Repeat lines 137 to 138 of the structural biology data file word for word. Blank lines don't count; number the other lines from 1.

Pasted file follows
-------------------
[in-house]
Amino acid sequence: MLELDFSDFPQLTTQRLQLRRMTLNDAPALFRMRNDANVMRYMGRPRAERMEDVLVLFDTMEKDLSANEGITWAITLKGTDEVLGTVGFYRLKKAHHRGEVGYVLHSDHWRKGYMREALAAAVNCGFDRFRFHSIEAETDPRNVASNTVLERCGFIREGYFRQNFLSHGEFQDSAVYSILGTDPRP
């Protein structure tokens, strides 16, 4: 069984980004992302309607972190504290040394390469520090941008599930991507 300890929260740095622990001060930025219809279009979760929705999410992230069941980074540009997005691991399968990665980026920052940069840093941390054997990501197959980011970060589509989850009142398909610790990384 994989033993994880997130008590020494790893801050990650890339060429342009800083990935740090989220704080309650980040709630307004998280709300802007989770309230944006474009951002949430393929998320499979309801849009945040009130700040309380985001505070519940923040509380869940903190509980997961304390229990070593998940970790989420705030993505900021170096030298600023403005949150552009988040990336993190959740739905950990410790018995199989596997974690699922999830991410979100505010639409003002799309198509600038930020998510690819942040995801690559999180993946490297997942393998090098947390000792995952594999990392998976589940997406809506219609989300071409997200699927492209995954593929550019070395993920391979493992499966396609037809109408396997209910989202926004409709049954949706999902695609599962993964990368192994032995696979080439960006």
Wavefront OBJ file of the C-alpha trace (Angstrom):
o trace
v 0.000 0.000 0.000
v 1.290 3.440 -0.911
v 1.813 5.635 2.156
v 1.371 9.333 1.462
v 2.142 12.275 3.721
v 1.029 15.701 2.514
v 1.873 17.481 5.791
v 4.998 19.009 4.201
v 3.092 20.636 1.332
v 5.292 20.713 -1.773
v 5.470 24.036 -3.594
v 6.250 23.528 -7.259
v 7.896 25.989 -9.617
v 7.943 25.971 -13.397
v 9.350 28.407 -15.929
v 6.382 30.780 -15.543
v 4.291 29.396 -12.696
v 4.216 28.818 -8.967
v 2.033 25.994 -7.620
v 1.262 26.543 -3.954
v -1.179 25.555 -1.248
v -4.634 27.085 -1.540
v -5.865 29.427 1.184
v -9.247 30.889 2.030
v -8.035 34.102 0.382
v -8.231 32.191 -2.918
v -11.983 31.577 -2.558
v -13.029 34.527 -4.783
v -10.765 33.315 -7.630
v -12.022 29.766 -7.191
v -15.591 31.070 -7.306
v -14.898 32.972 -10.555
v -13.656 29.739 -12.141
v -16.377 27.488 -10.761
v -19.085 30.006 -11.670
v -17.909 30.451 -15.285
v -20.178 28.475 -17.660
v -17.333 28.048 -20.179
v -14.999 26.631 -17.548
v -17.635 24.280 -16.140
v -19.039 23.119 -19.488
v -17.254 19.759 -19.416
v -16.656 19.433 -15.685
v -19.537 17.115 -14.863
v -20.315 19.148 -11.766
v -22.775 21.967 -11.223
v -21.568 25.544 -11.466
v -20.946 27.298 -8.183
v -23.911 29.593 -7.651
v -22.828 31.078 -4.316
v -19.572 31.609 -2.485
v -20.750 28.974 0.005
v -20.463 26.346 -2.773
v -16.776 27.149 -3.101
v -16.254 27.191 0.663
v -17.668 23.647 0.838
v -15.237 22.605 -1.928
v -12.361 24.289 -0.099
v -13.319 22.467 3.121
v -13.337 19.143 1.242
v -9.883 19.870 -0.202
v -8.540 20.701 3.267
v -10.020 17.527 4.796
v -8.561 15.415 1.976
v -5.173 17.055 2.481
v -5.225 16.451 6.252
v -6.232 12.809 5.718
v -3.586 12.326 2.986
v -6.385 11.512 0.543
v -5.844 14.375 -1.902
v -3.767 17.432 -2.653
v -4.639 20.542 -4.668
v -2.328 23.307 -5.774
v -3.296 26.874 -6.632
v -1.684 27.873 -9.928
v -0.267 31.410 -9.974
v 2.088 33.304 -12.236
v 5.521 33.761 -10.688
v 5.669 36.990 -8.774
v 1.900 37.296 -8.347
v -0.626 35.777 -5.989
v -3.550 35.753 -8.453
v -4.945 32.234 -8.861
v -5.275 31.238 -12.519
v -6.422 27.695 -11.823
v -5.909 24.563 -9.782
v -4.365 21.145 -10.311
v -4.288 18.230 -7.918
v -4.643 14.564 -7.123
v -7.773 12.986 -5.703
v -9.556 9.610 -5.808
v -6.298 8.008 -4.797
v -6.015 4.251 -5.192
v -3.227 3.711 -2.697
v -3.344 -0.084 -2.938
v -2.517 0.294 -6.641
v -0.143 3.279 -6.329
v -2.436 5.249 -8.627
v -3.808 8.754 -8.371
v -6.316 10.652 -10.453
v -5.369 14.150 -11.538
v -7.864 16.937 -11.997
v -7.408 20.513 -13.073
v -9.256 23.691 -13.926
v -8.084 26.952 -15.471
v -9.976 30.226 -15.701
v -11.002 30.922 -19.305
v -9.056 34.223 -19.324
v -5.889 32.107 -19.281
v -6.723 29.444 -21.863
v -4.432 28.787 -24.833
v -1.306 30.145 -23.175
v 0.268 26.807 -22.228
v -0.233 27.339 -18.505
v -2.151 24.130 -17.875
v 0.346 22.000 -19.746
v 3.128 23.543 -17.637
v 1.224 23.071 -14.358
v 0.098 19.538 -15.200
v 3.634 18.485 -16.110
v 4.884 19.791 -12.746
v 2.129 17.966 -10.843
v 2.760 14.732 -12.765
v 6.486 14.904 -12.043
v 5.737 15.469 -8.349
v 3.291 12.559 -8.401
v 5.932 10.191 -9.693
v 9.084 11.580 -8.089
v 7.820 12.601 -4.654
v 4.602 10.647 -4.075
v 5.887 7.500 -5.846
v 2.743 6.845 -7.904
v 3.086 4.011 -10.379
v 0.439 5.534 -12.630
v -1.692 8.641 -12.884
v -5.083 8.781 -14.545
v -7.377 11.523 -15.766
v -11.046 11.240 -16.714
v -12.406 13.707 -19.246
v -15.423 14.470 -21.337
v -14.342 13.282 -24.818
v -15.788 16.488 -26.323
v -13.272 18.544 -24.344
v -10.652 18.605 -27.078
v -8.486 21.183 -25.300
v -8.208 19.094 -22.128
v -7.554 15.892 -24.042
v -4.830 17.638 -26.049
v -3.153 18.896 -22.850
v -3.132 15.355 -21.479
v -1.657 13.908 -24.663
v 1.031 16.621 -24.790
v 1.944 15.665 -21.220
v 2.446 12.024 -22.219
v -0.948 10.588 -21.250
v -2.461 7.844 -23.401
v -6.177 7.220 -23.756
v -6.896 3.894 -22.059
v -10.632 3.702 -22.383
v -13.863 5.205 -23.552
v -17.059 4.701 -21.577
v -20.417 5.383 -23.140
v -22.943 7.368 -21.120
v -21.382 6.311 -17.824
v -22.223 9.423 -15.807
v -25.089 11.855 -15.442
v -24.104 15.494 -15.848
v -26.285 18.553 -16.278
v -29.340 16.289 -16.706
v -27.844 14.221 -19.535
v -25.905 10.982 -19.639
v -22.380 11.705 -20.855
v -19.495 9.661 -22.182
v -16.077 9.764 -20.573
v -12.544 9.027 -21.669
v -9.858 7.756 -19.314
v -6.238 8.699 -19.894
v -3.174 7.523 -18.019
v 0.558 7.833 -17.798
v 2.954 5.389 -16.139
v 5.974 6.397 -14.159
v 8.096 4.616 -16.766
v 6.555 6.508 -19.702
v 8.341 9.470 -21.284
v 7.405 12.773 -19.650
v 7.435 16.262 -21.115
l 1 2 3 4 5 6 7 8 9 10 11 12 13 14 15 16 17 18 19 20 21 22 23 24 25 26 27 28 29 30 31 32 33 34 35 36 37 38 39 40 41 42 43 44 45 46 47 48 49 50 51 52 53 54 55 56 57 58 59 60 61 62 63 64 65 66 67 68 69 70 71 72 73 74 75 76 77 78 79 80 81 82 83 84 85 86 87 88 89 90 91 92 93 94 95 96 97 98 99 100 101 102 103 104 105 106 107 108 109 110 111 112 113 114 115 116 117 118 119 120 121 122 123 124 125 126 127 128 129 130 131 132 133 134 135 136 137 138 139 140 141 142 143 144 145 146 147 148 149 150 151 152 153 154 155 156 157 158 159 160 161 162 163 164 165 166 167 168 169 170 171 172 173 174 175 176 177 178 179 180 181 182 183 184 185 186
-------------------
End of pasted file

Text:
v 2.743 6.845 -7.904
v 3.086 4.011 -10.379